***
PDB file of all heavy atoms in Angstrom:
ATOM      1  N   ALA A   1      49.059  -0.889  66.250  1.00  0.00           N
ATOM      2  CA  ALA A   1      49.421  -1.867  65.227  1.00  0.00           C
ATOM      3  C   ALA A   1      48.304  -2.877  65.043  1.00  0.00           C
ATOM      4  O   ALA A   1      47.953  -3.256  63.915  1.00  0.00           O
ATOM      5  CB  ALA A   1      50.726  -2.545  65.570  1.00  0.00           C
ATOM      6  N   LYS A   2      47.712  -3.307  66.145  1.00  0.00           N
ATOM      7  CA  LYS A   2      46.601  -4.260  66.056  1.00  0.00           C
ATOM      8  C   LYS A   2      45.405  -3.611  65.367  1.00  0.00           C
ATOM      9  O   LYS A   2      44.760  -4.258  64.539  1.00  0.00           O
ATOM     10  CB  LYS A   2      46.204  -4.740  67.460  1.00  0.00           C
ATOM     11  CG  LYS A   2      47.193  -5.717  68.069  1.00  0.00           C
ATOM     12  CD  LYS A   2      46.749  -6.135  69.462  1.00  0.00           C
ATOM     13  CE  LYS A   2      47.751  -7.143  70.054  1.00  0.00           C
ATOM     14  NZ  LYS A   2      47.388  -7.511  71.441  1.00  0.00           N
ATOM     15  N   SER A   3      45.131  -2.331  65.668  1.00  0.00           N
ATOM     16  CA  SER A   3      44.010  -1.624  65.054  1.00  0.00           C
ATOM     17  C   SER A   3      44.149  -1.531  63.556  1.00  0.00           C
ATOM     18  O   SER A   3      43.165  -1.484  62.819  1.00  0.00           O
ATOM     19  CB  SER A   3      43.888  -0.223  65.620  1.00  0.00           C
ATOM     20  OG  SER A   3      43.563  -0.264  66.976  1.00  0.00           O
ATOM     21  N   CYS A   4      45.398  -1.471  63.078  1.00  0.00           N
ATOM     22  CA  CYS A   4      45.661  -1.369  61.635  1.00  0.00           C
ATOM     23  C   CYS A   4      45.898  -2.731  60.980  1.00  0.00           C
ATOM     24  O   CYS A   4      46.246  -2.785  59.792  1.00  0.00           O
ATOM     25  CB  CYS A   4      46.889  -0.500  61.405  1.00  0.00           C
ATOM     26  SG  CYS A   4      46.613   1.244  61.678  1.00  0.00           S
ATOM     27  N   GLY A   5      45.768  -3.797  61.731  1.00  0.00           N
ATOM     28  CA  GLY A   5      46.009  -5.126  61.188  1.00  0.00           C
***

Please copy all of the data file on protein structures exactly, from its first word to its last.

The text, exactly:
PDB file of all heavy atoms in Angstrom:
ATOM      1  N   ALA A   1      49.059  -0.889  66.250  1.00  0.00           N
ATOM      2  CA  ALA A   1      49.421  -1.867  65.227  1.00  0.00           C
ATOM      3  C   ALA A   1      48.304  -2.877  65.043  1.00  0.00           C
ATOM      4  O   ALA A   1      47.953  -3.256  63.915  1.00  0.00           O
ATOM      5  CB  ALA A   1      50.726  -2.545  65.570  1.00  0.00           C
ATOM      6  N   LYS A   2      47.712  -3.307  66.145  1.00  0.00           N
ATOM      7  CA  LYS A   2      46.601  -4.260  66.056  1.00  0.00           C
ATOM      8  C   LYS A   2      45.405  -3.611  65.367  1.00  0.00           C
ATOM      9  O   LYS A   2      44.760  -4.258  64.539  1.00  0.00           O
ATOM     10  CB  LYS A   2      46.204  -4.740  67.460  1.00  0.00           C
ATOM     11  CG  LYS A   2      47.193  -5.717  68.069  1.00  0.00           C
ATOM     12  CD  LYS A   2      46.749  -6.135  69.462  1.00  0.00           C
ATOM     13  CE  LYS A   2      47.751  -7.143  70.054  1.00  0.00           C
ATOM     14  NZ  LYS A   2      47.388  -7.511  71.441  1.00  0.00           N
ATOM     15  N   SER A   3      45.131  -2.331  65.668  1.00  0.00           N
ATOM     16  CA  SER A   3      44.010  -1.624  65.054  1.00  0.00           C
ATOM     17  C   SER A   3      44.149  -1.531  63.556  1.00  0.00           C
ATOM     18  O   SER A   3      43.165  -1.484  62.819  1.00  0.00           O
ATOM     19  CB  SER A   3      43.888  -0.223  65.620  1.00  0.00           C
ATOM     20  OG  SER A   3      43.563  -0.264  66.976  1.00  0.00           O
ATOM     21  N   CYS A   4      45.398  -1.471  63.078  1.00  0.00           N
ATOM     22  CA  CYS A   4      45.661  -1.369  61.635  1.00  0.00           C
ATOM     23  C   CYS A   4      45.898  -2.731  60.980  1.00  0.00           C
ATOM     24  O   CYS A   4      46.246  -2.785  59.792  1.00  0.00           O
ATOM     25  CB  CYS A   4      46.889  -0.500  61.405  1.00  0.00           C
ATOM     26  SG  CYS A   4      46.613   1.244  61.678  1.00  0.00           S
ATOM     27  N   GLY A   5      45.768  -3.797  61.731  1.00  0.00           N
ATOM     28  CA  GLY A   5      46.009  -5.126  61.188  1.00  0.00           C